Getting Children To Brush Their Teeth

Getting Children To Brush Their Teeth

Date: 24 Oct 2019

Our Graphic Designer, Diane Field, tells her story on children’s tooth brushing and shares some simple tips to support you with the process.

With Halloween fresh on our mind and the festive season ahead, there is bound to be plenty of sugary treats circulating. While the idea of unlimited sweets is exciting for children, you may just be thinking…“cavities!”

But the topic of brushing teeth shouldn’t have to hit a nerve. My children, Oliver (11) and Eydie (8) are now old enough to know how to best care for their teeth, so here is a breakdown of the stages you may expect from my experience:

  1. Start ‘Pearly’
  2. My first child, Oliver, loved to gnaw on things out of curiosity as a baby and toddler. I took this as a great opportunity to let him hold onto a toothbrush that he could handle and chew. He could then use this time to become accustomed with holding a toothbrush and feel as familiar with it as possible.

    Though my younger daughter, Eydie, didn’t have the same habit, she has always looked up to her older brother. So by encouraging my son to use a toothbrush, she in turn picked up the positive behaviour from him. I found this to be a great method to use, as it helped spread the familiarity of toothbrushes through the natural imitation that comes with sibling role modelling.

  3. Growing Pains
  4. After my children had become used to a toothbrush, I began brushing their teeth with a soft bristled brush—at first without toothpaste—just to demonstrate the process. I then introduced toothpaste as their teeth started coming through. For me this was a great next step in showing them how to brush—in gentle circular motions.

    The toothpaste I used was the kind designed for milk teeth, which should be clearly visible on the label. I found this to be very helpful as they not only are child friendly, but they are usually either less strong in their mint flavour or come in more palatable flavours—like mixed fruits—that the little ones will love.

  5. No Pain, All Game
  6. Any parent will know the struggle of making sure their child brushes their teeth!

    To help combat this I turned these times of the day into fun games. I would brush my teeth at the same time as my children and ask “who can brush their teeth the longest?” (Which with siblings gets very competitive!). I would also use a timer and set it for two minutes, so I knew my children would meet the minimum amount of time that is recommended for tooth brushing.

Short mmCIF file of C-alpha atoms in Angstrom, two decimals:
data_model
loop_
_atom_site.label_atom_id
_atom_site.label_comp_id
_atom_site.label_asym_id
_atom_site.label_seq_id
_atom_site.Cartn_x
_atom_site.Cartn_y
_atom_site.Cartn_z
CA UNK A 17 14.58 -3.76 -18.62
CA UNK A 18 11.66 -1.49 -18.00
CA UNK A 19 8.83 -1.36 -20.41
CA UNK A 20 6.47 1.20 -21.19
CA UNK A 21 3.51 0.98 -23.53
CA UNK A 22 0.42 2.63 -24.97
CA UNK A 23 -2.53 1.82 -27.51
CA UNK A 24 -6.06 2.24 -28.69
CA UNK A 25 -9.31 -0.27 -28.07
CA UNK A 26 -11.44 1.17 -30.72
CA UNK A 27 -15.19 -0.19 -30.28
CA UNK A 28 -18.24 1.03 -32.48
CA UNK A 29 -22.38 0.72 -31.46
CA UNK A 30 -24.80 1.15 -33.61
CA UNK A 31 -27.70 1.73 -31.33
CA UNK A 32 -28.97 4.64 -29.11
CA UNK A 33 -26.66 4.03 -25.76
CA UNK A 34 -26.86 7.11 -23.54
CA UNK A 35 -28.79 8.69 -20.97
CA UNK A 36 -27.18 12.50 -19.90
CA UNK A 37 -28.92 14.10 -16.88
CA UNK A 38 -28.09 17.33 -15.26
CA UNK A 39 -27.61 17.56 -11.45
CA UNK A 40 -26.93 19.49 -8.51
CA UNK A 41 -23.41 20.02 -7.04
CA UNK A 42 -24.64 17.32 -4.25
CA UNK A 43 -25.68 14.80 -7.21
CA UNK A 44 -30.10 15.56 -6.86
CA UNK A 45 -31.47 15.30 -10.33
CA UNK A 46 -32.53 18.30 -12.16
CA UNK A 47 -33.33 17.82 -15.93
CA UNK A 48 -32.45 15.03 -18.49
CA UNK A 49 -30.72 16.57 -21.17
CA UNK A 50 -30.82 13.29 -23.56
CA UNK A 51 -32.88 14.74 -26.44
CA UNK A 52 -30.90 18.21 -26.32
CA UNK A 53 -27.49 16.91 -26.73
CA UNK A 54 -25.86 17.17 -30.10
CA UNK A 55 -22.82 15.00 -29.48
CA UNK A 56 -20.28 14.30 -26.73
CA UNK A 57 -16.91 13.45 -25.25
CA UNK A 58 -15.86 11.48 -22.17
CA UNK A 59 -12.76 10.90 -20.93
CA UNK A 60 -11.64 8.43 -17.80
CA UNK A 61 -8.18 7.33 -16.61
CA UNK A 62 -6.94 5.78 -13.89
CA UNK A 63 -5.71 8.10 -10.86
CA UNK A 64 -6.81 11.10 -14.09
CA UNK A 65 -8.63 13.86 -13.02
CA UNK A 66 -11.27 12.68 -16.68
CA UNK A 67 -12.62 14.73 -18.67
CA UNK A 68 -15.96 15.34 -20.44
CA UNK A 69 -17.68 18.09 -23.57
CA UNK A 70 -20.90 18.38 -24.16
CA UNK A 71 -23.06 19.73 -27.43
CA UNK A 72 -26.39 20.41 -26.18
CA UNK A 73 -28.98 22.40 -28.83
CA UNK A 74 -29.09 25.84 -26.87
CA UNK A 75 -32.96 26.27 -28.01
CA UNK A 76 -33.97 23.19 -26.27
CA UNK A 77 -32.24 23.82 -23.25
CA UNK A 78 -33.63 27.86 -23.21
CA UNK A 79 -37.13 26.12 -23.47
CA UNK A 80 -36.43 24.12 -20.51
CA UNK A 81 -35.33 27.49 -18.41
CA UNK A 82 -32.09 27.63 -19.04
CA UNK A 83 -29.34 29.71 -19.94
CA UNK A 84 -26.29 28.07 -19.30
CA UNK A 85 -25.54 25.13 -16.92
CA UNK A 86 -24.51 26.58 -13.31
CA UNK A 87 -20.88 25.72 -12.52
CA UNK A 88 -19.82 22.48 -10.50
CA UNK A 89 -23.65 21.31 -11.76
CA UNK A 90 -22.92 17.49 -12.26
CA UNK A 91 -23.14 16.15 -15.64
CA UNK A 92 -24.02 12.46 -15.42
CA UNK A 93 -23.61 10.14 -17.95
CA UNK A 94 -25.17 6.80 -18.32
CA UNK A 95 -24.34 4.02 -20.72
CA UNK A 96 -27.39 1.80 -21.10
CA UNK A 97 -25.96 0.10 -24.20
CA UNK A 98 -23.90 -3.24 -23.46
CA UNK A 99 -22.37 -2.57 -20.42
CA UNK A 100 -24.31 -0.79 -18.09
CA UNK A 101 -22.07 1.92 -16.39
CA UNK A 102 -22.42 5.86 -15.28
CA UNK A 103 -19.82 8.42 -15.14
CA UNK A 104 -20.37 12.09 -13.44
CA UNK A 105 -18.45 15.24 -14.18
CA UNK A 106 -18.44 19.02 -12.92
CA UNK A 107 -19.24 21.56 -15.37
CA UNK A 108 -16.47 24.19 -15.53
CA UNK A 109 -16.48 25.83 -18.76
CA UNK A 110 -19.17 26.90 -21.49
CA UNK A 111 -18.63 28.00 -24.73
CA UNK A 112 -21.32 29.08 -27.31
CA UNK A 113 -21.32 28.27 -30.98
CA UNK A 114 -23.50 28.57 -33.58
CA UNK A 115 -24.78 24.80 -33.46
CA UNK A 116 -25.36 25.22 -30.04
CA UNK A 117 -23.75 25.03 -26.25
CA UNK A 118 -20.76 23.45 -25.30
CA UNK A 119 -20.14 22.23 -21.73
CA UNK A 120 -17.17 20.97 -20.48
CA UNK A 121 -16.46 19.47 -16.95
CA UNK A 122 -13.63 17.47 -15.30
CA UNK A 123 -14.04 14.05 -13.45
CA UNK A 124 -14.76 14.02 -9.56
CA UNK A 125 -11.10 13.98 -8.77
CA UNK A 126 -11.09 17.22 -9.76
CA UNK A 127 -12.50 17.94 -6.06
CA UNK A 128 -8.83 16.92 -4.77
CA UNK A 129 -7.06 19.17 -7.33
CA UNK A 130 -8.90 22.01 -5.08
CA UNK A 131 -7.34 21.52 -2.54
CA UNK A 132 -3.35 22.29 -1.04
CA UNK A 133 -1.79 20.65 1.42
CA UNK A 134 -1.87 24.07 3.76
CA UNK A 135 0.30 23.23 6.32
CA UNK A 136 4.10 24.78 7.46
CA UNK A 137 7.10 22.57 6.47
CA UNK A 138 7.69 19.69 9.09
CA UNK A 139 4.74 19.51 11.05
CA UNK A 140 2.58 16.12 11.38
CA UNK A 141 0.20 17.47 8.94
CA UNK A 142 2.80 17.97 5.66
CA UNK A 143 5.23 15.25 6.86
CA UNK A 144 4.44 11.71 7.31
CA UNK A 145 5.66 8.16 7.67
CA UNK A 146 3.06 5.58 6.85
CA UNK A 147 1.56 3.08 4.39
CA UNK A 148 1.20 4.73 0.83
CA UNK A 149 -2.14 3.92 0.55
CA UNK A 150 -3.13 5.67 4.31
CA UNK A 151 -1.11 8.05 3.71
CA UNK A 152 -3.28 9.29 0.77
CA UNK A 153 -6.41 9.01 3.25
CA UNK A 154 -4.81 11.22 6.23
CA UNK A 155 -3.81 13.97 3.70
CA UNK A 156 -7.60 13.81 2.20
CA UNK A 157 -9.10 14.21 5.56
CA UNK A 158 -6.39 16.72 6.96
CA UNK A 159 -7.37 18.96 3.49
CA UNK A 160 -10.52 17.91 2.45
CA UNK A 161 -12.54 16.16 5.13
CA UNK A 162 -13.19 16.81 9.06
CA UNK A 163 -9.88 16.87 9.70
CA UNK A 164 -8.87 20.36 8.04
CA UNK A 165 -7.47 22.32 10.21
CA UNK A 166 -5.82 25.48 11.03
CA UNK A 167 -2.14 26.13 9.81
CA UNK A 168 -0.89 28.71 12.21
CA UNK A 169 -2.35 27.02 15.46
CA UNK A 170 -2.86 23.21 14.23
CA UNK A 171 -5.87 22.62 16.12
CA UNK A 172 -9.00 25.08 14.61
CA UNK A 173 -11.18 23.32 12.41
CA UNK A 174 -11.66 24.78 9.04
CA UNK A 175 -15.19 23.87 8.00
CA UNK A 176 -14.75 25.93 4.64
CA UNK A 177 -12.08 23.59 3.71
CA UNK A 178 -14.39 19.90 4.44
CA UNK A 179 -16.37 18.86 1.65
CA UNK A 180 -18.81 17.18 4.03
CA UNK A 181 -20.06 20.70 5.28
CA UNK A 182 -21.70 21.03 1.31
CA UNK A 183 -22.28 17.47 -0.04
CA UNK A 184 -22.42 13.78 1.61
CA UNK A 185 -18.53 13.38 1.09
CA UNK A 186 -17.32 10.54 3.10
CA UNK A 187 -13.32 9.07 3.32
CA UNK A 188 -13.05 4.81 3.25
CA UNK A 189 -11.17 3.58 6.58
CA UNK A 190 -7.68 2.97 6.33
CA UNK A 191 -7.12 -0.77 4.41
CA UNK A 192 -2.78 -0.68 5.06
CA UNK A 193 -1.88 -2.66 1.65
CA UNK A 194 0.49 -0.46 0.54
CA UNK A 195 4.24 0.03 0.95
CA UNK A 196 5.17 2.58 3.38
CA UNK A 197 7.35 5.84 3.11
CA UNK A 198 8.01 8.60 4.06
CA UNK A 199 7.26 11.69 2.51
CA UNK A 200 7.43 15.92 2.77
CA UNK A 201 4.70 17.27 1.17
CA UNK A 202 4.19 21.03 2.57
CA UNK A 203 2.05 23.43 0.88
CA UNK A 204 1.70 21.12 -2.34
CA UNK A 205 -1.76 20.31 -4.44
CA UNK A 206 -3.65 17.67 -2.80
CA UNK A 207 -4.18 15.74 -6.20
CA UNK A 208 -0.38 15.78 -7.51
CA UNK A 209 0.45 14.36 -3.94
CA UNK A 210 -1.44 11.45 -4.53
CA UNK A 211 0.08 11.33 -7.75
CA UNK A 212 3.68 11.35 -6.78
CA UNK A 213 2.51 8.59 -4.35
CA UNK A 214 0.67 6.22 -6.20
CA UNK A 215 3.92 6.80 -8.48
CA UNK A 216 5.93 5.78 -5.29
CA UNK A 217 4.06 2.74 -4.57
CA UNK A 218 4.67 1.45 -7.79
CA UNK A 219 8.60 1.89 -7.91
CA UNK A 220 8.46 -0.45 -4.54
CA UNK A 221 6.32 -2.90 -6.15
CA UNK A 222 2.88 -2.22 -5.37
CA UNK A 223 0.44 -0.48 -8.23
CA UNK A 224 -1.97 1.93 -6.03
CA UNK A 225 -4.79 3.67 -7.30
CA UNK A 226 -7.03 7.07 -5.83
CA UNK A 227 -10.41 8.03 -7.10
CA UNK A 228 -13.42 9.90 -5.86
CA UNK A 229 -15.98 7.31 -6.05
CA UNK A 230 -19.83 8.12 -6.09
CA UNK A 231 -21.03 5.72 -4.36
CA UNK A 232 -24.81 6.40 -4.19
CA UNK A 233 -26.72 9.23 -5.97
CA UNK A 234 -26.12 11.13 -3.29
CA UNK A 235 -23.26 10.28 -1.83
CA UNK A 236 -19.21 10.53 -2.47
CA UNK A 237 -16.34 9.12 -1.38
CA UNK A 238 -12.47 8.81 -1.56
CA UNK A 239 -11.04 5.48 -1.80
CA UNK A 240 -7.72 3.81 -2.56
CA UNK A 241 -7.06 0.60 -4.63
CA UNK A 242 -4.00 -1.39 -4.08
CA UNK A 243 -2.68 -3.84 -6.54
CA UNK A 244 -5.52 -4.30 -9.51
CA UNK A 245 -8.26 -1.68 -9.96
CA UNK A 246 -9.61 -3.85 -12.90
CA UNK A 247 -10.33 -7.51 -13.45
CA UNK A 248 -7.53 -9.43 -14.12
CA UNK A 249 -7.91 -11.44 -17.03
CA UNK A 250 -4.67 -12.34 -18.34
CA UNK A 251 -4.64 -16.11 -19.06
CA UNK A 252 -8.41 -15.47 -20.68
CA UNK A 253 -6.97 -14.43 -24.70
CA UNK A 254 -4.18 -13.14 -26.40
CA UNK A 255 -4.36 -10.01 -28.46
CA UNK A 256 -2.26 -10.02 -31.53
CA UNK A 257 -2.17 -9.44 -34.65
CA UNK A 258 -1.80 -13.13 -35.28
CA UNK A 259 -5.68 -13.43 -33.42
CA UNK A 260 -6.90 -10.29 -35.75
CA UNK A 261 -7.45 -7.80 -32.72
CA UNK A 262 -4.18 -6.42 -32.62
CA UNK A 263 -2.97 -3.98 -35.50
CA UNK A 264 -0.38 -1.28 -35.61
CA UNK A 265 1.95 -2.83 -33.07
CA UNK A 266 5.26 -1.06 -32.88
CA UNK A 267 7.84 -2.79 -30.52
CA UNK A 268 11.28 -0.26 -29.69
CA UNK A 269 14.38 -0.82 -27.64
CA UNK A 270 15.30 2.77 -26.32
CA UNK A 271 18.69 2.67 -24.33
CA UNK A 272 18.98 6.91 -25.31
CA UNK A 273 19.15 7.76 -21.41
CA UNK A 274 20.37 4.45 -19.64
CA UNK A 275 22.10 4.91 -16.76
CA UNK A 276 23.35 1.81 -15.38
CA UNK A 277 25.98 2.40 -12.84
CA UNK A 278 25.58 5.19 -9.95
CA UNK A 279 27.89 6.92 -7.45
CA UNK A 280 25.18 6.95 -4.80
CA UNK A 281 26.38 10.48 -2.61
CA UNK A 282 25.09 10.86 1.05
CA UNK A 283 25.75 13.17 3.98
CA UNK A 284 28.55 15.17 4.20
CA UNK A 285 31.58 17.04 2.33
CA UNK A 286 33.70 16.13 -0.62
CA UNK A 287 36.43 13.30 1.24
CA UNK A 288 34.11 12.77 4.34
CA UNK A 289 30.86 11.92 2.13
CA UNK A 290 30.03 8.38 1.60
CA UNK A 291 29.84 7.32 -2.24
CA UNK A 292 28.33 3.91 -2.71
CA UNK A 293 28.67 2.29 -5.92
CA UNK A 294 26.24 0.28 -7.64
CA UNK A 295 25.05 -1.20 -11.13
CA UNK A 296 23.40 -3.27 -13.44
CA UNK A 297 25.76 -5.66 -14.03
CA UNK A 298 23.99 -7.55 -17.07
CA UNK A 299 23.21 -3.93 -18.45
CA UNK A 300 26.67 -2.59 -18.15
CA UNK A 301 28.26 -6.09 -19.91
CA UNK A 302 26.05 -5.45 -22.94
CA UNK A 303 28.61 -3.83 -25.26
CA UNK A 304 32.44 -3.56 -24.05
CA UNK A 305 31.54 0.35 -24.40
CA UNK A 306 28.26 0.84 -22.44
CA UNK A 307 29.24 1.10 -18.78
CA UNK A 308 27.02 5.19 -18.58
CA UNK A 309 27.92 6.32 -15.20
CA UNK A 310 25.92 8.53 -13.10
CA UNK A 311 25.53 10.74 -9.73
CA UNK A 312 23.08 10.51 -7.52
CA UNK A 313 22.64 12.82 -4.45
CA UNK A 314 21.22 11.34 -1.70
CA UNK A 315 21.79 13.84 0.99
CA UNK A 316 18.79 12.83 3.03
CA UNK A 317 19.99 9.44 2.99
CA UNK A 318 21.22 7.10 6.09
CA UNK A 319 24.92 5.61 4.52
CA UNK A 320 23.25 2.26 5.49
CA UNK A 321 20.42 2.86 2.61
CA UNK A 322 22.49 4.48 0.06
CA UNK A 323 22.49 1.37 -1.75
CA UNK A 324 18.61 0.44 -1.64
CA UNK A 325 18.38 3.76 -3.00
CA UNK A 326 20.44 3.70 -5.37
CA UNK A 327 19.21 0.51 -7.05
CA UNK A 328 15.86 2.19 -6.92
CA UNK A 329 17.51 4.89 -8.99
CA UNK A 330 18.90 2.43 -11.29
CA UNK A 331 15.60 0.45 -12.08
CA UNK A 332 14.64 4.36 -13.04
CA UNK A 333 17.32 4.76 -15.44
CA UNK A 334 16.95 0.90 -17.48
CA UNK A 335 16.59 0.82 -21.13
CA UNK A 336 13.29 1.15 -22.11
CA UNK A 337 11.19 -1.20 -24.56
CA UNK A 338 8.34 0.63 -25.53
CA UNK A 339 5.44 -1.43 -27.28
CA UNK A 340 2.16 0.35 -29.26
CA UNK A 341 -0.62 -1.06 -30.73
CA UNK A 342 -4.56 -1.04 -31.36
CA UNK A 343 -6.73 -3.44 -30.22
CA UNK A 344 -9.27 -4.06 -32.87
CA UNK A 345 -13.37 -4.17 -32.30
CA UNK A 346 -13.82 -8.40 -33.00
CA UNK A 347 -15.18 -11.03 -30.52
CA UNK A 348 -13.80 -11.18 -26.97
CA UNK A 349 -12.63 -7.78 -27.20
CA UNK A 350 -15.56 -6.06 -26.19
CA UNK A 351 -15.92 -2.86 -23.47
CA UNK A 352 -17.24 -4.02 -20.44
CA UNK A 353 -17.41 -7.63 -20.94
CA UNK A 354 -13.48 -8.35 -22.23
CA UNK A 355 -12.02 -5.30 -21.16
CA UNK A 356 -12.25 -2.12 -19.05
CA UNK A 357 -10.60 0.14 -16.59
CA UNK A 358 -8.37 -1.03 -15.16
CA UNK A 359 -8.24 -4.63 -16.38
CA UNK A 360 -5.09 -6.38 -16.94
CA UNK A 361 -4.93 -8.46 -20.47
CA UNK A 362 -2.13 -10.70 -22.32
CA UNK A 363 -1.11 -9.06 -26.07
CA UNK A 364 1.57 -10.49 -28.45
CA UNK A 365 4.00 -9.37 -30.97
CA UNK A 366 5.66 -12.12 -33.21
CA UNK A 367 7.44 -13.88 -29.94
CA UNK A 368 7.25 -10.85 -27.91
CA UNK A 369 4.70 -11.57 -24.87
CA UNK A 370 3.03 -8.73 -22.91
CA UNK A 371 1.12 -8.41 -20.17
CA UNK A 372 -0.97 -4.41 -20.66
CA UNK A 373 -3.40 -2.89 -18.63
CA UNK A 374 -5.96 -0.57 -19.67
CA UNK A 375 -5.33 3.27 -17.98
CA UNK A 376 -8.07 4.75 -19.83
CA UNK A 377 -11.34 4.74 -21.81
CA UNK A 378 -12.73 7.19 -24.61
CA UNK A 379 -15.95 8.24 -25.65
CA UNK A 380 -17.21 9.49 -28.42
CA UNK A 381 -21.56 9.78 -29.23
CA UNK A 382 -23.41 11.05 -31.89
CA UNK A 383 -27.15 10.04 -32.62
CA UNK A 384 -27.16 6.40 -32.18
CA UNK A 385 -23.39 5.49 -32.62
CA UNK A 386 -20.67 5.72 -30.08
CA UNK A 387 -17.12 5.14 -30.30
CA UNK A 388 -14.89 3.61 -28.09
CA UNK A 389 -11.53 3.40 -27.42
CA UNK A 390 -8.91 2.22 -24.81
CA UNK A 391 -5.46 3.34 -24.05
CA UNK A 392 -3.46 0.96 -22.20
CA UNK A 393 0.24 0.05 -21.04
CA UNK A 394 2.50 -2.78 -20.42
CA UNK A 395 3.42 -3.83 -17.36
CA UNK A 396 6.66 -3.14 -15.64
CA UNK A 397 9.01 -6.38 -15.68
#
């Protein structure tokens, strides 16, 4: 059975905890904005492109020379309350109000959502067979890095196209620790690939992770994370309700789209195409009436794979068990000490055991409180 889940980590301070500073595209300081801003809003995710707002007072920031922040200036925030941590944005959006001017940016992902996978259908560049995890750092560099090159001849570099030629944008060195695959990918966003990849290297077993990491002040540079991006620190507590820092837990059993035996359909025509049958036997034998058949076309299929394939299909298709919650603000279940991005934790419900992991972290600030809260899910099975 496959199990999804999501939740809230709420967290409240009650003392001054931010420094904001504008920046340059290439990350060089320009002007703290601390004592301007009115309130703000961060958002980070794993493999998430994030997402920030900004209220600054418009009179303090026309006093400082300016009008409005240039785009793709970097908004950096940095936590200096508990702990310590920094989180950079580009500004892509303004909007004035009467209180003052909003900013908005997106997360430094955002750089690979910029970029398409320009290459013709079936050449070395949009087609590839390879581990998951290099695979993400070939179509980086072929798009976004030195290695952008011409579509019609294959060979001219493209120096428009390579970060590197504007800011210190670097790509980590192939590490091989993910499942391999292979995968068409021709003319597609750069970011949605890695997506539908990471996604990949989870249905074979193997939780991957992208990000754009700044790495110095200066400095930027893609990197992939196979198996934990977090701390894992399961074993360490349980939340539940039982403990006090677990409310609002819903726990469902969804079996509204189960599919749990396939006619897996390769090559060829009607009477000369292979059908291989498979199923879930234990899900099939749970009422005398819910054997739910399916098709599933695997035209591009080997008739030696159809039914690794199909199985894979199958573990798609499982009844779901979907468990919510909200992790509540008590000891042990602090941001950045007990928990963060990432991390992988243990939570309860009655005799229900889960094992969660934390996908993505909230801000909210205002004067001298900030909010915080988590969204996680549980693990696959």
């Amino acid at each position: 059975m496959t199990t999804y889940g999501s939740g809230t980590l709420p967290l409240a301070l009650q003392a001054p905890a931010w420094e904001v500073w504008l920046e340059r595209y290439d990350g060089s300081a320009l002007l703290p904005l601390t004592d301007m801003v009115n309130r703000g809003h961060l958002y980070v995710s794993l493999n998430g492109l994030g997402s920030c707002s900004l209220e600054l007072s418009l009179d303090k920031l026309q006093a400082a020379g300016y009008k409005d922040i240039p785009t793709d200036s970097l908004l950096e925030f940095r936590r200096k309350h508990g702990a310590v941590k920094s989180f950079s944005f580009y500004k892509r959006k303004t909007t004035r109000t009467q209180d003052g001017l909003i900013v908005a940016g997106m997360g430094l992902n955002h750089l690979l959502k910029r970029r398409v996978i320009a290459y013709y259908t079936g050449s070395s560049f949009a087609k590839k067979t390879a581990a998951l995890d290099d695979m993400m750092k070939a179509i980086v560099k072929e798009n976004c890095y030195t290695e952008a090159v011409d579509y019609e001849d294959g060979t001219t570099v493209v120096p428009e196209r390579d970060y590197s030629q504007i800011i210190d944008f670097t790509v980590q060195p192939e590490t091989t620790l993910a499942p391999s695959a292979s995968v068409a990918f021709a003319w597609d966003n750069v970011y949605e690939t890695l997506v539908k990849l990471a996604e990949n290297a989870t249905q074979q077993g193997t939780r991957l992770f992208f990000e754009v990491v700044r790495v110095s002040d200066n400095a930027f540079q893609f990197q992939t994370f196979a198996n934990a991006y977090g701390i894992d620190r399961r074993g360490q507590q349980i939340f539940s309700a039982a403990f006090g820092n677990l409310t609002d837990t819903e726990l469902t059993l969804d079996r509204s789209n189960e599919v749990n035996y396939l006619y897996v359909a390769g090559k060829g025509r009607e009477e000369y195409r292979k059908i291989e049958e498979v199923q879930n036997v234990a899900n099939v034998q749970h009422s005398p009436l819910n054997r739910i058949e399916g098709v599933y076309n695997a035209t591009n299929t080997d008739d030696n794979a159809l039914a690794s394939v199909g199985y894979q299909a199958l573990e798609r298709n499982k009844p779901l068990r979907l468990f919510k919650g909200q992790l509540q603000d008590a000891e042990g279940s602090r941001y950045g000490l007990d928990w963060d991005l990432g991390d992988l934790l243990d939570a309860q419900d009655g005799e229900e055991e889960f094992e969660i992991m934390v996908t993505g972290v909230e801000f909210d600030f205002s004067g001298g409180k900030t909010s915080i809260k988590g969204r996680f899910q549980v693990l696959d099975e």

I found this to be a great tool to turn a chore into something my children could engage with, all the while creating a few laughs along the way.

  7. Crunch Time
  8. As my children got older, they had enough time to develop the routine of brushing their teeth as a part of their other morning and evening preparation e.g. have a shower, get dressed, brush teeth. This is especially important as children tend to feel more comfortable with an established habits.

    To support this, I also took my children to the dentist for regular check up’s. Once I found a dentist that was friendly and was great with my children, I always tried to rebook appointments with them consistently. Because just as us adults like having one family GP, children draw comfort from having a familiar dentist they can trust with such a personal health check.

    The other clear benefit of having your children visit a dentist regularly is to seek personal advice. In the case of my children, one had strong enamel while the other had weaker enamel. This meant they were more prone to cavities, but it was with the help of our dentist that we could identify the problem and be given advice on how it could be managed.

  9. The Bridge Ahead
  10. Now that my children are older, they are well educated on how to best maintain their dental hygiene…But this doesn’t stop them from trying to avoid it!

    To make sure they are still on track as they are approach their teens, it has always been helpful for me to check in on them while they are brushing their teeth on occasion.

    Another option is the use of plaque disclosure tablets. These are essentially tablets that contain a harmless dye that reveal areas on teeth that have a build-up of plaque. These not only help show where your child might be missing those hard to reach areas with brushes and flossing like the molars, but it can create a lot of colourful mess that the children love! If you’re are unsure how to use these then just follow recommended instructions on the packaging.

If you’re still worried on how to approach the topic of tooth brushing with your children, here are my 5 top tips:

  • Let your child pick out their own toothbrush so they can have better ownership over the process.
  • Make teeth brushing time a game whenever possible to make it feel less like a chore.
  • Give your child enough space for them to brush themselves, but follow up when possible to verify that it’s being done thoroughly.
  • Book your child in for a visit to the dentist from early age, and when you find the perfect dental hygienist for your family, keep them!
  • Every child is different! Some things may work, while others may not—especially if your child loves to mix things up.


It’s okay to feel unsure how to best teach your child about good dental health. However it’s important for you to know that you are not alone in the process. Our staff are always happy to help, so please have a chat with the Nursery Manager at your local Bright Horizons nursery for support on building positive dental hygiene habits.

If you would like further resources on the topic of taking care of children’s teeth, please visit www.nhs.uk/live-well/healthy-body/taking-care-of-childrens-teeth